Admit it. If you’re visiting in Florida, you want to stop someplace and see an alligator up close and personal. You want to buy at least one orange.
You want to see if there is a little souvenir that you can take back home that will remind you of your trip – the kind of souvenir that shows you went someplace other than Disneyworld – something like a flamingo or a sand dollar or some orange blossom honey.
You want to find a place that is kid-friendly where the youngsters can run off some energy while you cool off with a cone of ice cream (24 flavors to choose from).
If any of that appeals, it’s time to turn the tires toward Boyett’s Grove, a place that offers all of that – and more.
Tucked down in a corner of Hernando County between Brooksville and I-75, Boyett’s is billed as a Citrus Attraction, but citrus is only part of the appeal of this place that’s a true old-Florida style gift shop with a whole lot more.
During the citrus season, guests can watch fruit as it is washed, waxed, polished, sorted and packed in a style used a half-century ago.
Out back, paved paths wander by homes of monkeys and wallabies, alligators and zee-donks, deer and coatamundi.
There are plenty of non-native species around, too, like a 3,000 pound great white shark (which just happens to be stuffed) and African tortoise (which just happen to be real). Huge fish tanks (13,000 gallons) hold all kinds of creatures of the sea.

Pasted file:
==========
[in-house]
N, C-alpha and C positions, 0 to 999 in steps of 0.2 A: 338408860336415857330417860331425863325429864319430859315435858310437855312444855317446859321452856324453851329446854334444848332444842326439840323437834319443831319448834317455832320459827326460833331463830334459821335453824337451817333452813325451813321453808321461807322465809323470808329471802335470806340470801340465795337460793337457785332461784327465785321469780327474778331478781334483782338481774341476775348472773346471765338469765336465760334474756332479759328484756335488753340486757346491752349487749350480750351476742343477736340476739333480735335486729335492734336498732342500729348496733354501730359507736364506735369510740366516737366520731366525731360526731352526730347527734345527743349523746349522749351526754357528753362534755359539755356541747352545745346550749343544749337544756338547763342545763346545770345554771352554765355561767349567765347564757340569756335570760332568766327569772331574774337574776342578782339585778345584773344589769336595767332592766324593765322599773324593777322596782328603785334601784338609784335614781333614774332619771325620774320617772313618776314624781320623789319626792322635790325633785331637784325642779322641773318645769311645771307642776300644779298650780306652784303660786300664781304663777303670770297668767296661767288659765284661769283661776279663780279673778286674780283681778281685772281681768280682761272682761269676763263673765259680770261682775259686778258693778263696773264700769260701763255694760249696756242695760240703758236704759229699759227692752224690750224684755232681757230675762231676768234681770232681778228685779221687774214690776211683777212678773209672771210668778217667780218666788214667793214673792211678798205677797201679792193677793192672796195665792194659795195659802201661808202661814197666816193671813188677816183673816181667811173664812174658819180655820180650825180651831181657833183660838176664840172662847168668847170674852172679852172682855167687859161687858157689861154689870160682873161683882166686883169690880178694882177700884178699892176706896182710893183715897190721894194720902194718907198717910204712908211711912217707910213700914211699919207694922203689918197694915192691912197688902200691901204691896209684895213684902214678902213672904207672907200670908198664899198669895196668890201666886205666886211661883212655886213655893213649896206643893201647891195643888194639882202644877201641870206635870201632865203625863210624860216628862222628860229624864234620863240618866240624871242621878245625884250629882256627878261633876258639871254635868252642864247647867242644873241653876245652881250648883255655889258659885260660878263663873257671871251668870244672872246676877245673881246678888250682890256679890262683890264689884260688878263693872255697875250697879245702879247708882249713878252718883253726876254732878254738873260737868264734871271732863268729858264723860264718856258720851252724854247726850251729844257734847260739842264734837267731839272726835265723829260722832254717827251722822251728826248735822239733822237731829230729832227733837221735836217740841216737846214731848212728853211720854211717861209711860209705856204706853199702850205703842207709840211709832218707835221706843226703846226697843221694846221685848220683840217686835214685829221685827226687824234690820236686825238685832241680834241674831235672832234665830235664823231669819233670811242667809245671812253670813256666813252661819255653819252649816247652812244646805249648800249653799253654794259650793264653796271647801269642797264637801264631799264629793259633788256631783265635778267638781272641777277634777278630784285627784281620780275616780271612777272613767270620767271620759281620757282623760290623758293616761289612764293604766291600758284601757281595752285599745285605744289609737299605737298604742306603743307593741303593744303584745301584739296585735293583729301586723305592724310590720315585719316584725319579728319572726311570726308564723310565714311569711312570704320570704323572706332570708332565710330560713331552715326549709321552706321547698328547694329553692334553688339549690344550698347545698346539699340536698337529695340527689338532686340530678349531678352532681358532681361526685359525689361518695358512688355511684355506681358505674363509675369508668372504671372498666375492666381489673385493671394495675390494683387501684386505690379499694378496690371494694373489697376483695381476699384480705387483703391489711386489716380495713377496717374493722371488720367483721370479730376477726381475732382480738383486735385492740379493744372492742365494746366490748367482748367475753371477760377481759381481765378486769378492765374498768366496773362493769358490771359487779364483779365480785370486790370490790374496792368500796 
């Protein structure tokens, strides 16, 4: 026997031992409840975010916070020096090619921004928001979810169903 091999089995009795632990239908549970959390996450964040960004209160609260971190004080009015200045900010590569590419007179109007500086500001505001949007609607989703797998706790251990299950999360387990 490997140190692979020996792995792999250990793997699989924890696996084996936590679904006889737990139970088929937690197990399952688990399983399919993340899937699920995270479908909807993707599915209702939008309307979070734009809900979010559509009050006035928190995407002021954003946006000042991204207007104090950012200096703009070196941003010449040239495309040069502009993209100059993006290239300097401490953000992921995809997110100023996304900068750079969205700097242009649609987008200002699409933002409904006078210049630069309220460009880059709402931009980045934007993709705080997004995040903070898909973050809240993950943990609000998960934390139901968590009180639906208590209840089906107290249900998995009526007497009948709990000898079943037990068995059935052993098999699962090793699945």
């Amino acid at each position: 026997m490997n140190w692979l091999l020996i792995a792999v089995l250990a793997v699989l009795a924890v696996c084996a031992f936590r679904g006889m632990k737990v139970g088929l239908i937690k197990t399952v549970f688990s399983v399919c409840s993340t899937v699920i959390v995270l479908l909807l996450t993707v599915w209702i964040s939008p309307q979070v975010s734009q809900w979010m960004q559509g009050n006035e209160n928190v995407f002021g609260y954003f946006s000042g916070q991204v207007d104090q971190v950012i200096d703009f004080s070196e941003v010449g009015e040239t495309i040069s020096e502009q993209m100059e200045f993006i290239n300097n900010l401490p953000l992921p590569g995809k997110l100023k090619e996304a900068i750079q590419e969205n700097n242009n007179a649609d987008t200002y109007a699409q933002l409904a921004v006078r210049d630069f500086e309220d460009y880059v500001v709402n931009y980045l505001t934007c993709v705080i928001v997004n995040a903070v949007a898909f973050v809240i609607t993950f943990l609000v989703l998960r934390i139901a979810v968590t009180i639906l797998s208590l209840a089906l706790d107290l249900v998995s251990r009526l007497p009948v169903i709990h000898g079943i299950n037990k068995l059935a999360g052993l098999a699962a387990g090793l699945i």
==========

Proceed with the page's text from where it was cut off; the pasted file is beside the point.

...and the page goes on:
Colorful Macaws squawk and preen. The paths are shaded by huge elephant ears, and fruit trees like loquat, guava, banana, orange and grapefruit are all along the paths that go to different parts of a big “village” complete with rustic signs that tell of “events” in the village.
In front of the pig’s pen, for example, a sign notes that “Every Saturday night is Hog calling.”
Now a huge dinosaur cave where replicas of the world’s favorite extinct species await children’s visits and “the Chomper” can be found!
This place that begs tourists to “Come monkey around with us!” started out as a family business where tourists were invited to walk through the orange grove.
When a severe freeze in the 1960’s killed much of the grove, Florida natives Kathy and Jim Oleson tried alternative ways of keeping the business open. “It has just evolved into what we are today,” said Kathy.
And that evolution is to a hodge-podge of everything that a Florida tourist really wants to experience.
A place that is just plain fun to spend time in. Call 352-796-2289 for more information. Better yet, go for a visit on any day of the week.